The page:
Embeddedness often referred to as the nested enterprise (Ostrom 2009) principle suggests that more complex common-pool resources are often linked into larger networks, because the complexity requires multiple layers of decision making. The gardens created by the same municipality or NGO are networked in the sense that they receive the same facilitation after the garden has been established and they have some opportunities to exchange good practices. Community garden policies as official programs at city or national level that would provide a framework for how to run a garden do not exist in Hungary. Associations, virtual networks for coordinating community gardens’ activity are under construction.

How to motivate the gardeners to participate and bear responsibilities in the shared tasks is a common challenge in the different community gardens represented in the Civic Preference Forum. Rotating work schedules, task forces, credit systems are different “push strategies” applied by the communities. In this respect, the gardeners expressed both during the forum and the feedback form that they gained valuable insights from each others’ practices and they will be experimenting with new motivational strategies. Sharing practices as well as formal and informal rules can be considered as a learning and a potential improvement process because all the participants are free to embody the newly gained knowledge into their gardens’ daily operation. By sharing contact information of the participants, future cooperation and exchange of views and rules may take place.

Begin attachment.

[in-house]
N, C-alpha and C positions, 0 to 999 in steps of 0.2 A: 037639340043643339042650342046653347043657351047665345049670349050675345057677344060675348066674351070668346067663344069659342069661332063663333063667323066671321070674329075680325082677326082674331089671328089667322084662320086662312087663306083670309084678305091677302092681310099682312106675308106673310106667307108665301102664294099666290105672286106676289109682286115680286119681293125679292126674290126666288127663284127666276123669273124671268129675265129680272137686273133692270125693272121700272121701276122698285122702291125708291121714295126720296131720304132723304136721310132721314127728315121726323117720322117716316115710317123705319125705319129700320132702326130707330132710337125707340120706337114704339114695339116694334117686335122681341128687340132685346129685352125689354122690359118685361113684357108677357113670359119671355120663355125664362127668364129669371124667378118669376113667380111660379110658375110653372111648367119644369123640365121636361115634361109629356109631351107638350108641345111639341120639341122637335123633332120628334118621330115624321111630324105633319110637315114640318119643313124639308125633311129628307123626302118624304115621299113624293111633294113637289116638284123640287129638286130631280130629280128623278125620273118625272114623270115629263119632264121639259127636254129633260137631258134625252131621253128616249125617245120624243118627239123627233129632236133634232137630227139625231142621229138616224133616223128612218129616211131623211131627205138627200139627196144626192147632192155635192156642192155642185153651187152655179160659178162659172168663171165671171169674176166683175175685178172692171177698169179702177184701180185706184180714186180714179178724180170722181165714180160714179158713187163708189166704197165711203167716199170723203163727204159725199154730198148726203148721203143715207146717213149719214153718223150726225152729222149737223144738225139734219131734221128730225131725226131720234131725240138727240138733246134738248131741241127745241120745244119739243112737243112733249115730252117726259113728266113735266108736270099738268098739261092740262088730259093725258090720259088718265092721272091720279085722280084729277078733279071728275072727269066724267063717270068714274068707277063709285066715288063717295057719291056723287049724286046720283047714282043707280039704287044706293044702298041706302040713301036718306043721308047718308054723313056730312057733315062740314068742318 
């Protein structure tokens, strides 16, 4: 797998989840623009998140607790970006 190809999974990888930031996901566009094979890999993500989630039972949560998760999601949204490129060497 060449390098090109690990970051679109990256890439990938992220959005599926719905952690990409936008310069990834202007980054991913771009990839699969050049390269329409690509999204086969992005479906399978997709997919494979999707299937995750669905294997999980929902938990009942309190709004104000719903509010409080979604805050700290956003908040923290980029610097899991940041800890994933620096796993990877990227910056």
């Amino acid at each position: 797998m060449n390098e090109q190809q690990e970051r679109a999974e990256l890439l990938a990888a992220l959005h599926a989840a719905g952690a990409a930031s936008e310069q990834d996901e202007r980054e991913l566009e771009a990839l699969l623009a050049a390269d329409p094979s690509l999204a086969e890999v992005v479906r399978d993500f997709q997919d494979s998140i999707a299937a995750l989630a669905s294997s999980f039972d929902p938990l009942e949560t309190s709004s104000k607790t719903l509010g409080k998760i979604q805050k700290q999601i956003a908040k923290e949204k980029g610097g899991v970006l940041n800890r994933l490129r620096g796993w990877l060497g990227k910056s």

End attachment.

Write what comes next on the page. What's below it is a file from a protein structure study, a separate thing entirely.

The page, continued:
5.3 The quality of discourse concerning wishes

In the Civic Preference Forum community gardeners first were asked to share the problems and challenges they experience in their gardens. After the discussion the experts were reflecting on the gardeners’ thoughts, and in the closing part all participants were invited to express and share their demands related to community gardening. Participants were requested to mention the wishes they would like to come true related to their community gardening activity. The moderators were not supposed to give specific instructions whether the expressed demands should relate to their own garden or whether more general claims are expected from them concerning the different scales (city or national level) of community gardening.

The event met the criteria of open participation and the analytic dimensions of discourse quality analysis (Steenbergen et al. 2003; Isernia and Fishkin 2014) proved to be relevant.